E s s e n t i a l s

This page is for corrections to the book XHTML Essentials by Michael Sauers and R. Allen Wyke, published by John Wiley & Sons in September 2001.
ISBN 0-471-41764-5

Page xi
"Overview of the Book and Technology" should appear as a heading as like "How This Book is Organized" on page xii.
Page 7
The third-to-last line of HTML code should read </center>
Pages 61-62
Regarding the section on the XML Statement

The Catch

Unfortuntely everything I just explained in this section regarding the xml statement and the specifying of an encoding scheme, although technically correct in a pure XML environment, can cause significant problems with some of today's browsers.

The problem comes along with Internet Explorer and thier attempt to 'fix' previous implementation problems. With the release of IE6, problems were solved by the creation of two 'modes'; quirks mode and standard mode. Providing that you send the browser a proper DOCTYPE, it will go into standards mode. However, the DOCTYPE must come first. If anything appears before the DOCTYPE statement, including an xml statement, then the browser will shift into quirks mode. (In that mode, what you expect may not be what you get.) Therefore, unless you specifically want IE to use a non-standard implementation, you need to leave off the xml statement. Don't worry, your docuemnt will work and validate without an xml statement.

More information on this issue and a chart of how different browsers will react in the situtation can be found at http://www.hut.fi/u/hsivonen/doctype.html.
The next trouble is that it will not validate without an encoding scheme having been specified.

Well, there's a solution for that problem too. You can specify your encoding scheme in the docuemnt's metadata. To do this just add the following line of code to the head of your document:

<meta http-equiv="Content-Type" content="text/html; charset=utf-8" />

You can of course change the scheme as needed based upon the values listed in table 3.1.
Page 64
The note regarding the transitional DTD containing framset elements is wrong and should be ignored.
Page 71
In the third line of code the following should be deleted:
Page 77-78
In the code spanning from page 77 through page 78 there are two paragraphs. One says "Here is an example of MML (MathML)" and the other says "Here is an example of CML (ChemicalML)" these two lines should be swithced.
Page 83
There is an error in the third line of code. The middle should read "/TR/xhtml1/DTD/" not "TR/xhtml11/DTD/"
Page 84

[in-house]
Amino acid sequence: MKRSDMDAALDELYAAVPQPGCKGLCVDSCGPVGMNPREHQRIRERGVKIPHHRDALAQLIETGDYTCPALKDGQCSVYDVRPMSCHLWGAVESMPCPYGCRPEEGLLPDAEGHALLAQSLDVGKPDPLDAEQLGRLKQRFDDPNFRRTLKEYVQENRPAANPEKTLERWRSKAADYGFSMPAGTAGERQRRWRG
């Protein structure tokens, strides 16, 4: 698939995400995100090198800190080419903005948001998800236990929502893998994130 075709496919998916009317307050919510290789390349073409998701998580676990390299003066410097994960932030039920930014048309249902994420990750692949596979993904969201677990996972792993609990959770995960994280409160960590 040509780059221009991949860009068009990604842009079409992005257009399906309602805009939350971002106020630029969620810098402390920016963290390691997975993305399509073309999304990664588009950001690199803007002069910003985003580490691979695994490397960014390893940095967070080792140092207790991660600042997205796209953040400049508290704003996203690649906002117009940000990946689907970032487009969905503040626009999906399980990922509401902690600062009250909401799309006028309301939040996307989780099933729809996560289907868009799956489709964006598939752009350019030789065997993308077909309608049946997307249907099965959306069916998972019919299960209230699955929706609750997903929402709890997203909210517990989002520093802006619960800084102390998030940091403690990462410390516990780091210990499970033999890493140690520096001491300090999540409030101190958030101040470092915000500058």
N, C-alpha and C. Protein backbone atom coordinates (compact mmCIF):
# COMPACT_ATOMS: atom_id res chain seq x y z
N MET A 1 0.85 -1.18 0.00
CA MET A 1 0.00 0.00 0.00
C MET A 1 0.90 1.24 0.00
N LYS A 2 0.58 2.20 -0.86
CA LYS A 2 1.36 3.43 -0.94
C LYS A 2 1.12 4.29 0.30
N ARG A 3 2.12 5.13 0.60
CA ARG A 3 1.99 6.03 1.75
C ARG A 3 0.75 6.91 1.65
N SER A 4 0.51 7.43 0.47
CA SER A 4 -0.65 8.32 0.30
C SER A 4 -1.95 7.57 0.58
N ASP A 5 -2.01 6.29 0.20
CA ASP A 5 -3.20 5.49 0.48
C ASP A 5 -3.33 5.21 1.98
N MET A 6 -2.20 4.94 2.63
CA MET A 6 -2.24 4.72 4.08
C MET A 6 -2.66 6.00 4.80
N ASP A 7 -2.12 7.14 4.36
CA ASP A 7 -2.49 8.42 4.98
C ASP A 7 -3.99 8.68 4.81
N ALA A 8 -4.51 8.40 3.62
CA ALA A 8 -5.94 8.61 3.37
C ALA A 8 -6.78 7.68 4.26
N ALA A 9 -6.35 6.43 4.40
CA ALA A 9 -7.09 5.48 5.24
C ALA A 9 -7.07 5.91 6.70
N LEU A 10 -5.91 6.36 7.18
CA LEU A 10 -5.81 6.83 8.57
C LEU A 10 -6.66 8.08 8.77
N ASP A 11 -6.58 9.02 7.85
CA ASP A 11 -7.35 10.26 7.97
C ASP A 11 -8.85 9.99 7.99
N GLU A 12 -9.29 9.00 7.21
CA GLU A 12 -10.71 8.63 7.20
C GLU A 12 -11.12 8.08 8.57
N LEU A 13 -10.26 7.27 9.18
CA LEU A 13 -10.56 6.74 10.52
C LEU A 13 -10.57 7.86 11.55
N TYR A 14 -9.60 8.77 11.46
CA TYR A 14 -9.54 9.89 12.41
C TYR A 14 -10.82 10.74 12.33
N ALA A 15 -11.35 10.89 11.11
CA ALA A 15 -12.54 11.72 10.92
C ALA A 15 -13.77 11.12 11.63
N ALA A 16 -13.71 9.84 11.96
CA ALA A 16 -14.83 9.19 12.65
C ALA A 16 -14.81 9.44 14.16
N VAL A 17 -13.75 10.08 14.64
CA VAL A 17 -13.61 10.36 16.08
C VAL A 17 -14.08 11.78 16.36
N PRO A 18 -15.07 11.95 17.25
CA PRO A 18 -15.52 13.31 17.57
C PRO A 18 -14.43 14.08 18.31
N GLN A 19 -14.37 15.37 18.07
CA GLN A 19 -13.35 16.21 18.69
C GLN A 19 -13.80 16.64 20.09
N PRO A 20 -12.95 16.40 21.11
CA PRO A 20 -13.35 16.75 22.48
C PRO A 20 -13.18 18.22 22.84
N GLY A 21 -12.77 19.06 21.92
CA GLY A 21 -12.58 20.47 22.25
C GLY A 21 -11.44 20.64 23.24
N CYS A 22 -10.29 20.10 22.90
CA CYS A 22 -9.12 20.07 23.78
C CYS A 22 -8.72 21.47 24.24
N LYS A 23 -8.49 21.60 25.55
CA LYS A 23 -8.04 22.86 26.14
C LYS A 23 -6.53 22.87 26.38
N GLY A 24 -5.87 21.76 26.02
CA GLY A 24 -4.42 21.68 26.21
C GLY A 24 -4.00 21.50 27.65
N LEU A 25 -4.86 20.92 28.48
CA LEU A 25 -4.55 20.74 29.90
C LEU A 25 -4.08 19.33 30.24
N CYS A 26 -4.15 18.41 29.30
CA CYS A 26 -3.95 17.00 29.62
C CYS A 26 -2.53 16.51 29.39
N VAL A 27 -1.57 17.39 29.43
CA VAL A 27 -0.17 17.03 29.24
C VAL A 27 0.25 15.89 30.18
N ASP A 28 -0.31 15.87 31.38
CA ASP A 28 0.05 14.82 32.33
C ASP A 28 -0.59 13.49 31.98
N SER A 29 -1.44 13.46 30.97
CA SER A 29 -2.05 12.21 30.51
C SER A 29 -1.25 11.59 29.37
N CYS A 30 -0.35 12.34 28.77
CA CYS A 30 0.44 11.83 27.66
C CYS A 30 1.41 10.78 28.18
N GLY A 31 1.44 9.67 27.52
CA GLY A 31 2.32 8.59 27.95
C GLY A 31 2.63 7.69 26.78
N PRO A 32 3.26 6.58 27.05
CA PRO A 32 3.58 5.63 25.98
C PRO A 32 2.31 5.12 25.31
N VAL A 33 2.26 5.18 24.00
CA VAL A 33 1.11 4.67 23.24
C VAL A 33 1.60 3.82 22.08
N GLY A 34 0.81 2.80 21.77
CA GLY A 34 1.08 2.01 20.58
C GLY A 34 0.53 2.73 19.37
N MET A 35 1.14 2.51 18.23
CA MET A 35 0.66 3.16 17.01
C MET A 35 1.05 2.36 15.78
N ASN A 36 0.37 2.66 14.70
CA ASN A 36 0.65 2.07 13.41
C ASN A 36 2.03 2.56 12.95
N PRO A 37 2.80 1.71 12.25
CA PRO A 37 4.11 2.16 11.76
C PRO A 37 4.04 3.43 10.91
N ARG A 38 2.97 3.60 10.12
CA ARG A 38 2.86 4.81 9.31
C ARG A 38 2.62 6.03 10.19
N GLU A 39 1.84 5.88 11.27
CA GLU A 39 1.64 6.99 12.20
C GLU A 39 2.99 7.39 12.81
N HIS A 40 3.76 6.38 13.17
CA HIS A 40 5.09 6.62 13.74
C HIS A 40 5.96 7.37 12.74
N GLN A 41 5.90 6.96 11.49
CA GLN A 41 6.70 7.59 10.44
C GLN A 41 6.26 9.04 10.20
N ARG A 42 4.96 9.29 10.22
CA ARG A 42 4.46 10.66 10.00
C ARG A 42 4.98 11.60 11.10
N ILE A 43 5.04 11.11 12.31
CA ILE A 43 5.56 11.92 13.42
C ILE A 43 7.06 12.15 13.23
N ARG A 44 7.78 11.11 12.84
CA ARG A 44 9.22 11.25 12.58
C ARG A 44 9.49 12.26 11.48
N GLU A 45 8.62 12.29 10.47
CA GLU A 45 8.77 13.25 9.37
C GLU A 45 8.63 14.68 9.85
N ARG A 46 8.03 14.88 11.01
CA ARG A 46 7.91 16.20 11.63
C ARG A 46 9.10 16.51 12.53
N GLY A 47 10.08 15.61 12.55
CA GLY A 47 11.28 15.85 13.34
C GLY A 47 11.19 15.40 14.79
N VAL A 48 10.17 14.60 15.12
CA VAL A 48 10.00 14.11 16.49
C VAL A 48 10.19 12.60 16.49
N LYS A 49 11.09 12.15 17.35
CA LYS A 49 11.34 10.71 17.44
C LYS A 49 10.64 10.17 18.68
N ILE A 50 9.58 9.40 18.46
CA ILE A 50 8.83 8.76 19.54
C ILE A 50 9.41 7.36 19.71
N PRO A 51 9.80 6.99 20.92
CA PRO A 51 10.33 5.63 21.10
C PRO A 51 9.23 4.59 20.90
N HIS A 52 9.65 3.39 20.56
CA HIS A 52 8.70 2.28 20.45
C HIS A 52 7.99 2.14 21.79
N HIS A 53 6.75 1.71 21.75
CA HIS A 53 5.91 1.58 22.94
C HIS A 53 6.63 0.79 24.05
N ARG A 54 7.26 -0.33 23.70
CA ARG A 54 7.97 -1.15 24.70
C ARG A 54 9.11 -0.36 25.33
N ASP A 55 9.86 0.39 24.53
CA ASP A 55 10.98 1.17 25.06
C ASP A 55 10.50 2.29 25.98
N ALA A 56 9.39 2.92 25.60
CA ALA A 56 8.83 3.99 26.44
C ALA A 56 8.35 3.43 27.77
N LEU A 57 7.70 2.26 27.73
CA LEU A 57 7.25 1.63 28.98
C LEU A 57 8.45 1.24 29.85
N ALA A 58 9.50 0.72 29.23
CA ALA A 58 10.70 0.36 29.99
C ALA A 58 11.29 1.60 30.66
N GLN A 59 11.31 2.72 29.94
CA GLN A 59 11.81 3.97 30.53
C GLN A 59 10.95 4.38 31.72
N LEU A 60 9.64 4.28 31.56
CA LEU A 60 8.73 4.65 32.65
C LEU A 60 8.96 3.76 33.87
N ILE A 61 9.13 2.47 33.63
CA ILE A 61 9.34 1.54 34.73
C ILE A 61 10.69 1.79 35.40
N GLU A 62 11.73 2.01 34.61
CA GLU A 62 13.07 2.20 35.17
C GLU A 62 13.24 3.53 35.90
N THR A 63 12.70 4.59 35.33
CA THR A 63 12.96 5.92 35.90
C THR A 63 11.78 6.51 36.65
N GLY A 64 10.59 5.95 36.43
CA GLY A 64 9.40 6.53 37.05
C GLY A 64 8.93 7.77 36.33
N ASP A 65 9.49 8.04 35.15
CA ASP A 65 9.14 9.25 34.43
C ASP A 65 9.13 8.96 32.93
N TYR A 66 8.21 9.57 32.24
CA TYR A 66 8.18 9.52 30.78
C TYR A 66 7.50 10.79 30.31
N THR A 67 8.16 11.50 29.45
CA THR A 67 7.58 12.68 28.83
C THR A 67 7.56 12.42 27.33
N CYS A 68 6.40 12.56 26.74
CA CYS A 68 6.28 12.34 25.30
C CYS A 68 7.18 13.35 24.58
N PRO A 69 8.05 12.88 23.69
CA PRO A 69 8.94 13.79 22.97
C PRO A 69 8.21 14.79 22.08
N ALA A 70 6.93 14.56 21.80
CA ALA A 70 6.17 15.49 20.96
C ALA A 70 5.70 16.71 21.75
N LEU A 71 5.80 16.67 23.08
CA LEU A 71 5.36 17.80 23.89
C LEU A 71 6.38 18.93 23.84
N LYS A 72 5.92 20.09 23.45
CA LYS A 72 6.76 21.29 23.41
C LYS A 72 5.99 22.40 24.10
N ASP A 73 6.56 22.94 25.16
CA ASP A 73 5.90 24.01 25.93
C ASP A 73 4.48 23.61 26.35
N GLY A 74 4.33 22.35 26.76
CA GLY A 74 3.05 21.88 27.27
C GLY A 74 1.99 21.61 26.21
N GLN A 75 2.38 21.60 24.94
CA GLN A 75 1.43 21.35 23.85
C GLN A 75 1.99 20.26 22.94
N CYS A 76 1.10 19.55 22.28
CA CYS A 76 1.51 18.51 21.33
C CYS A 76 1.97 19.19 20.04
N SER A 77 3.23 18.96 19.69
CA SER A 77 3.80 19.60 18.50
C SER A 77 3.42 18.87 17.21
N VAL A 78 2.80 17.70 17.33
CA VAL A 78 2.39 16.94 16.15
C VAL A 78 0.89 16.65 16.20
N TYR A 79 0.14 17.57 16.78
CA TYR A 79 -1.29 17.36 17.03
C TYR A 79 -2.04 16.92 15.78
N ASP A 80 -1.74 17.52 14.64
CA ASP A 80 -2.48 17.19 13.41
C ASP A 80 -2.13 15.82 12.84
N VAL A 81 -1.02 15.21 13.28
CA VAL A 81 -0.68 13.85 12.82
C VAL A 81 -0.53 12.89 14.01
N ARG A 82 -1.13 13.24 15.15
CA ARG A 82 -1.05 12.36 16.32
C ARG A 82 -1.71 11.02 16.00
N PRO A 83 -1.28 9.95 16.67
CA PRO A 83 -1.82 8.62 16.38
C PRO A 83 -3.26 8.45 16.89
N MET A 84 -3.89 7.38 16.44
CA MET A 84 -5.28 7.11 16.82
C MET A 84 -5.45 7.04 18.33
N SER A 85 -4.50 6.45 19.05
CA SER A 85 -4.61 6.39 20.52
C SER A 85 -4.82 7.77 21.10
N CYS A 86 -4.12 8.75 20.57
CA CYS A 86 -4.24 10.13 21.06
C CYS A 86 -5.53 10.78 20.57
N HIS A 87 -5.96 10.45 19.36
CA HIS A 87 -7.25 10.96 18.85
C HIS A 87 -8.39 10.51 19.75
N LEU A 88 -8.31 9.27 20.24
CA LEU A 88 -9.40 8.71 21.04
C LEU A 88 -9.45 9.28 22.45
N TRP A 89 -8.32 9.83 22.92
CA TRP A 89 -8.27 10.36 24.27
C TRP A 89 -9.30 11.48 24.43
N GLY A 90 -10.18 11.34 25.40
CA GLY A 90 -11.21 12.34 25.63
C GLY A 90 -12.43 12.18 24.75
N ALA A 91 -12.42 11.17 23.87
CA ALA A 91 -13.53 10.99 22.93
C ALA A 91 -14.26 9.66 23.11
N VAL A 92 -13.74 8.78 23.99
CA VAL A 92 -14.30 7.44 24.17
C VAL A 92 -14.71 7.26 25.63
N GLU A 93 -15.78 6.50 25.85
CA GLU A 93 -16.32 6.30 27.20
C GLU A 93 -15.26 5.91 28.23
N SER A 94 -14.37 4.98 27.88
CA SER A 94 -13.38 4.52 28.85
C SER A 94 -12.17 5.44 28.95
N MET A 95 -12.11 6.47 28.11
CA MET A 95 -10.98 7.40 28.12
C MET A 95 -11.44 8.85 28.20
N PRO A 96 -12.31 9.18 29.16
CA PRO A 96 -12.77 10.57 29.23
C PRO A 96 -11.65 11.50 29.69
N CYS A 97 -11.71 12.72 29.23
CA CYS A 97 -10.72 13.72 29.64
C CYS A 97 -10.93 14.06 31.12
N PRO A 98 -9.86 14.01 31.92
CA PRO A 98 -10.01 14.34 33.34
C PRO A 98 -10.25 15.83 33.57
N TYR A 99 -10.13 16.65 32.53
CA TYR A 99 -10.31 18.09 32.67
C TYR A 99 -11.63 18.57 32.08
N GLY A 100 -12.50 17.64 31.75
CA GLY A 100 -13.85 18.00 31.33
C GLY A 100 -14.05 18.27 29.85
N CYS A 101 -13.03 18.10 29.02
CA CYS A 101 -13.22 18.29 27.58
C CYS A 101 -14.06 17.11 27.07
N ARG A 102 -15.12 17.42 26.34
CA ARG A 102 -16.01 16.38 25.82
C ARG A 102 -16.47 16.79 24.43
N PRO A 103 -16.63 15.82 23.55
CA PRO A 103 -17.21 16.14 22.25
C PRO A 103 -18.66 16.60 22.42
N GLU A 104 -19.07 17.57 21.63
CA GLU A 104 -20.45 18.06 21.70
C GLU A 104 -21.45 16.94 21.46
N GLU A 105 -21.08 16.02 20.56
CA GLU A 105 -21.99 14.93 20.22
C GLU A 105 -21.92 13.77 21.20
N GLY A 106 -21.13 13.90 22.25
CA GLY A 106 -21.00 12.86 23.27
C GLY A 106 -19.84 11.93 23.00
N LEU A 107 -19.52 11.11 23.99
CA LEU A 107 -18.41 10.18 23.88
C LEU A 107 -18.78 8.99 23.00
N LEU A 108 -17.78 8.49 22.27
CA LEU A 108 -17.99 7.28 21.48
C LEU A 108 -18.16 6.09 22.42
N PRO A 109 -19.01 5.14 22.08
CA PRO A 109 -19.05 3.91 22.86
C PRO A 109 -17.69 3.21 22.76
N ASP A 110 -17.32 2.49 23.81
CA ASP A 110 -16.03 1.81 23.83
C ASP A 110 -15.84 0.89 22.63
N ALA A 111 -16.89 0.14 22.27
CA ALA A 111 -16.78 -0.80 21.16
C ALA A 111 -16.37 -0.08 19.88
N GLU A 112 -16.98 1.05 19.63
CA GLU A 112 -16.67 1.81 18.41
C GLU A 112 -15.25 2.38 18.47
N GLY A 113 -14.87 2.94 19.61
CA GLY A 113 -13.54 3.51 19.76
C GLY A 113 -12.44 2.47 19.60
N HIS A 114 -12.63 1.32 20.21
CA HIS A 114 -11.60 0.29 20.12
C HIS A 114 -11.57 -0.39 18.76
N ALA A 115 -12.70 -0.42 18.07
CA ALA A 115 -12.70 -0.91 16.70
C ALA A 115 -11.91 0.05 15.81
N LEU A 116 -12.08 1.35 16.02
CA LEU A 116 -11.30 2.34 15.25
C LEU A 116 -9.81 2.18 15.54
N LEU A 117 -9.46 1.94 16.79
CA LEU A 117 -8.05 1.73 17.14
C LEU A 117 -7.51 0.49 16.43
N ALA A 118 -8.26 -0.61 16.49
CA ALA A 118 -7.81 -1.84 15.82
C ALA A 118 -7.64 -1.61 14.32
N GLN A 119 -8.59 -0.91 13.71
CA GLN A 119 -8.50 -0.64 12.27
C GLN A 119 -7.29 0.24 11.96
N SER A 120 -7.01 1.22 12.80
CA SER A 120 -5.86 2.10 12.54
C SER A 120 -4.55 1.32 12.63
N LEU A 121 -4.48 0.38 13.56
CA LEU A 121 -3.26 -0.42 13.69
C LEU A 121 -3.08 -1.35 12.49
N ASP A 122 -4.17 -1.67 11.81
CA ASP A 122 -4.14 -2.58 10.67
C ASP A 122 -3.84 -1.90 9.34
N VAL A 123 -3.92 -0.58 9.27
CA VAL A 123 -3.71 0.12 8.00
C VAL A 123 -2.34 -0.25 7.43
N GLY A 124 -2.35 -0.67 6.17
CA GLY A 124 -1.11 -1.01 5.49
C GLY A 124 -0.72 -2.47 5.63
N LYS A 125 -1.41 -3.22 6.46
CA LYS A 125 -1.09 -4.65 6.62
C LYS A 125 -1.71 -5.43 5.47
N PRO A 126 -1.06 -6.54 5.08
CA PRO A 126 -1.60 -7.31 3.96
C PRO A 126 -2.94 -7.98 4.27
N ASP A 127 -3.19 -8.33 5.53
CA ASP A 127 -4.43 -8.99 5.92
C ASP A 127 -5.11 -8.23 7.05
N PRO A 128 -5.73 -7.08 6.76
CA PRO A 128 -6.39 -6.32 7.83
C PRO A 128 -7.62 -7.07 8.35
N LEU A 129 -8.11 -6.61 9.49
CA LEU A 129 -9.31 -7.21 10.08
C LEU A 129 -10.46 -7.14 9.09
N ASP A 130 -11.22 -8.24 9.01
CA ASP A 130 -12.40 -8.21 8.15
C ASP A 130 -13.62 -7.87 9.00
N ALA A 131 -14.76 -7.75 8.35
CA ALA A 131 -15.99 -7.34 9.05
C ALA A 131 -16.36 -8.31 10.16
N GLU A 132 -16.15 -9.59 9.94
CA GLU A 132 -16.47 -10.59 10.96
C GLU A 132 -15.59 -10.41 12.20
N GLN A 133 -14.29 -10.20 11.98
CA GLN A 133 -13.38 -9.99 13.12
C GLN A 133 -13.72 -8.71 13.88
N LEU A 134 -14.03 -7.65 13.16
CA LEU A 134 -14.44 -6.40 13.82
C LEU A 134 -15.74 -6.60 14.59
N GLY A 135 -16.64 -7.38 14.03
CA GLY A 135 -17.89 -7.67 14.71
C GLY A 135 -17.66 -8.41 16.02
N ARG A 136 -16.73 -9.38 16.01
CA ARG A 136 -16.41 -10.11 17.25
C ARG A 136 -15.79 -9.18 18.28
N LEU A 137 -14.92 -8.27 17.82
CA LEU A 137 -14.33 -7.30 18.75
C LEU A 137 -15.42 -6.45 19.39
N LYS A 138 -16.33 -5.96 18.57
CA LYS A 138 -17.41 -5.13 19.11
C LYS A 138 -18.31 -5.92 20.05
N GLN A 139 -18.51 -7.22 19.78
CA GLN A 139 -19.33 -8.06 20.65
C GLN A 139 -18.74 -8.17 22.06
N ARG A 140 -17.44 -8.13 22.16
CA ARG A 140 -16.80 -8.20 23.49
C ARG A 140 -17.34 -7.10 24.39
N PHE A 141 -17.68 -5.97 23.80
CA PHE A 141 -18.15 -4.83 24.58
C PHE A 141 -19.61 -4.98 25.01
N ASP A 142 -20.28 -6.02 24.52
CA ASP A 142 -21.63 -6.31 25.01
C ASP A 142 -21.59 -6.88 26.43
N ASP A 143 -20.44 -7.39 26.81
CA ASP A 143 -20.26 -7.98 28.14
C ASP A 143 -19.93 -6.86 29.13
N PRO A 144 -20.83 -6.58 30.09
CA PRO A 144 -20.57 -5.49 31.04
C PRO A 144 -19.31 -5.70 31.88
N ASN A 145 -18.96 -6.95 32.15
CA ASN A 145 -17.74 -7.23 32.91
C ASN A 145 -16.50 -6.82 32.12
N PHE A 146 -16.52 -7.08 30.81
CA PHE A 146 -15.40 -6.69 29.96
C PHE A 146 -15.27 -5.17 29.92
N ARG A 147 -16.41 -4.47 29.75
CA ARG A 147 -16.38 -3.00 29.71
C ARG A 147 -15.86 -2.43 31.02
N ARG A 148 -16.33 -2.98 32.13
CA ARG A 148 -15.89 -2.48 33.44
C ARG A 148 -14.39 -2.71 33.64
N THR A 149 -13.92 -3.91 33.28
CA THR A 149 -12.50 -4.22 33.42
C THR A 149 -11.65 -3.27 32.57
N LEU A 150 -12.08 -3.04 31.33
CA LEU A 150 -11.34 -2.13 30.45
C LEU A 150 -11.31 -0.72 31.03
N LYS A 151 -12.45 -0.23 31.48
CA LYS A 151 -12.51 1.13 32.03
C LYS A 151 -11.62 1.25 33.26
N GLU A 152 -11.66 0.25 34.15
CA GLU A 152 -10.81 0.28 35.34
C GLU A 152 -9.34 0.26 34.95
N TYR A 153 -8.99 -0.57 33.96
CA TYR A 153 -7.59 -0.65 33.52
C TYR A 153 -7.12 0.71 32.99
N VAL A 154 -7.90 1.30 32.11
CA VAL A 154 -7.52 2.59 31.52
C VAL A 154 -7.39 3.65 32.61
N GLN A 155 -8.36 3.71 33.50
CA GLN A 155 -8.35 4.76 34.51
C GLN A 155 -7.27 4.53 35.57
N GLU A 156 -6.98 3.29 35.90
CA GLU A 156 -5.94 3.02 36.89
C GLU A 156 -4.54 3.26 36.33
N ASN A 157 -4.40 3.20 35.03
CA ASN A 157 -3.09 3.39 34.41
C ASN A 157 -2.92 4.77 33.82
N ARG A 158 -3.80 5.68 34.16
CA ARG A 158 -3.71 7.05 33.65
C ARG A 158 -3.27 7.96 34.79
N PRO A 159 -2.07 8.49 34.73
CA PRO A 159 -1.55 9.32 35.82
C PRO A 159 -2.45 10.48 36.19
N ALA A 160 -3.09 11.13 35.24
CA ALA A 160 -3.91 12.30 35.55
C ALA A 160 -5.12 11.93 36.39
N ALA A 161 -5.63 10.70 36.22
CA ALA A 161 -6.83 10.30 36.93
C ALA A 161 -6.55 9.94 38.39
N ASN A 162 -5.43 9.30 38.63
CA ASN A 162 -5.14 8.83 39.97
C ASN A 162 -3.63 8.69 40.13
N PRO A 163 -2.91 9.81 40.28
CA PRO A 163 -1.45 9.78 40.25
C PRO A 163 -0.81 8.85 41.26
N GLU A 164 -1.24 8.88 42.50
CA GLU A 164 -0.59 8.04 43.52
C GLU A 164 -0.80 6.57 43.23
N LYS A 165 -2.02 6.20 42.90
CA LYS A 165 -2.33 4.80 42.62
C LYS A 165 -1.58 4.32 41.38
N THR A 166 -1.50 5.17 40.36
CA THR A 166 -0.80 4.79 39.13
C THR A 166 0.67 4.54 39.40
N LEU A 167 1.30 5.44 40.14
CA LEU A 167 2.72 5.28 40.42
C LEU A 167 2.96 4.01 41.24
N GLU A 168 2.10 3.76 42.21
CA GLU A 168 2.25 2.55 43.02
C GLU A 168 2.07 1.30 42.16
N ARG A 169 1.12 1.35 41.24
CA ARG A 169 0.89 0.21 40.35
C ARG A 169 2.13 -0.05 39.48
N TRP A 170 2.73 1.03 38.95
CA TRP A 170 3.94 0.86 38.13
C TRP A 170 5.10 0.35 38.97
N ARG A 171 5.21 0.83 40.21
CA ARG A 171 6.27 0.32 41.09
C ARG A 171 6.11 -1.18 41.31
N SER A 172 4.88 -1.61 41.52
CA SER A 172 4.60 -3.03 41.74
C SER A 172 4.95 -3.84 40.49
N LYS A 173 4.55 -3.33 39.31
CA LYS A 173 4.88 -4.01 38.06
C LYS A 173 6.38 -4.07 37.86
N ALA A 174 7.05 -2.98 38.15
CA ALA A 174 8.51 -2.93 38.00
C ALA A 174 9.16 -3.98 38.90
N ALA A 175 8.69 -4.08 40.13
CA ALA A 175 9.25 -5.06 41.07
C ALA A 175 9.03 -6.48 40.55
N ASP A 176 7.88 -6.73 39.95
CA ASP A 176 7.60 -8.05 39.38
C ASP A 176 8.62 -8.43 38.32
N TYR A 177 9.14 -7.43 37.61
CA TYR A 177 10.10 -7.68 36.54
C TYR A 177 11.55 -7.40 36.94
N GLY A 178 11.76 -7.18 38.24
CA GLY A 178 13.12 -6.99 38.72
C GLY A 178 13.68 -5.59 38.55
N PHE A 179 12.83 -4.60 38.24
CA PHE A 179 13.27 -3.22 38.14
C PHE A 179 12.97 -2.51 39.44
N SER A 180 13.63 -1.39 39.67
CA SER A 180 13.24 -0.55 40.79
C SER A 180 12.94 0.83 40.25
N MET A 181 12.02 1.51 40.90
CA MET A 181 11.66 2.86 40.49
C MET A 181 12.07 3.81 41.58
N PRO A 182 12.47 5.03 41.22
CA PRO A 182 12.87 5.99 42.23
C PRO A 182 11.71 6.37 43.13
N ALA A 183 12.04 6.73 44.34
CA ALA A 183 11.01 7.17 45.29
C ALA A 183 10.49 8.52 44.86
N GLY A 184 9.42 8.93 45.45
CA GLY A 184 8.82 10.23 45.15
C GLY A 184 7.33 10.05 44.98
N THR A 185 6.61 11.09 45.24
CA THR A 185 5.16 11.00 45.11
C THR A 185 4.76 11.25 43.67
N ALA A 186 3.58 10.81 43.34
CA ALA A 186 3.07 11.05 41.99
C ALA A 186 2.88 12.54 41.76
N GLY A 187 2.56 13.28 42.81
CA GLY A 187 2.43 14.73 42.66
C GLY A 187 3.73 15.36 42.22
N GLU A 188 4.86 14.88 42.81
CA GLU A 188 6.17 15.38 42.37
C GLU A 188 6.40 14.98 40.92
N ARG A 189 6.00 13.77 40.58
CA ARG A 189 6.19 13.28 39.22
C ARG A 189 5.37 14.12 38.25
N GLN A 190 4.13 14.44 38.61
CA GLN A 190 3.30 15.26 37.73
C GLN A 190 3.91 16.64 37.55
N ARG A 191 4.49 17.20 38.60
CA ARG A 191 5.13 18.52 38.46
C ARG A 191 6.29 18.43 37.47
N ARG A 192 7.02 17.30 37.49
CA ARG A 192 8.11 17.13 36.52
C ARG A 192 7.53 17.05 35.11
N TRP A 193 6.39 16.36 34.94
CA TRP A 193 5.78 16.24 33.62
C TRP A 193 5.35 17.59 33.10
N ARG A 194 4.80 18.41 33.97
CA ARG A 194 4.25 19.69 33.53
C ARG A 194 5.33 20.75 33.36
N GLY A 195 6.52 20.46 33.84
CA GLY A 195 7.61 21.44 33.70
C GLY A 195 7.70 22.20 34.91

Note update: HTML Tidy can now be found as a component of many HTML editors. One of which, my favorite, is HTML-Kit.
Page 91
The third bullet should be a single one, not a double one. This is a typographical error only and has no effect on the text.
Page 94
Some code from Wiley's typographical styling was left in and actual text dropped from line two after "Here is the...". The second line should read:
Page 111
The second bullet should read:
"If you use all three, to be processed correctly, they must follow this order: <thead>, <tfoot>, <tbody>..."
Page 126
The first bullet under type="password" should read:
"The information is not encrypted. From a security standpoint, using this attribute would only prevent..."
Page 148
Regarding FormMail. The FormMail script is highly insecure and should not be used under any circumstances. Instead you should use the updated version now knows a Yform.
Page 149
The second bullet should read:
"Do I want to prevent this information from being stored in the server logs? If, yes, go with post."
Page 175
The code example starting at the bottom of the page is using the Transitional DTD. It should be using the Frameset DTD.
Page 176
The src for the first frame shows "TOC.html" yet the sample code for that file is names "toc.html". Since filenames on most servers are case-sensitive, this will not work. One of them should be changed to match the other. My recommendation is to change the frame to read src="toc.html".
Pages 196-7
This isn't a correction. It's more of a clarification as supplied by Jonathon Isaac Swiderski:
Actually, the Recommendation defines the valid values for 'margin' thusly:
Value:   <margin-width> {1,4} | inherit
This means that 'margin:' may take between one and four values, inclusive.
If there is only one value, it applies to all sides.
Simple enough, right?
If there are two values, the top and bottom margins are set to the first value
and the right and left margins are set to the second.
IOW, a definition 'margin:0 0;' such as the original poster used means, 'make the vertical margins nil and the horizontal margins nil.' (Yes, it's really as redundant as it looks. A better example might be, 'margin: 0 20px;', which says 'make the vertical margins nil, but give 20px space on *both* the left and right sides'.)
If there are three values, the top is set to the first value, the left and }
right are set to the second, and the bottom is set to the third.
This one, for me at least, is the toughy. I can never remember which is which. The next one, actually, may be helpful:
If there are four values, they apply to the top, right, bottom, and left 
For those of you who know your compass or your clock, this is simply clockwise round the block. And for the three-value version, just remember that you're doing both sides at once, the first time round, so it's top, right/left, bottom. (Or you could remember it the way someone once tried to teach me the compass: remember NEWS (or Never Eat Shredded Wheat, which I think is a bit before my time): North (top), East/West (right/left), South (bottom).)

©2002, Michael Sauers
Last Updated:
Busted like heck in Netscape 4.x Valid XHTML 1.0!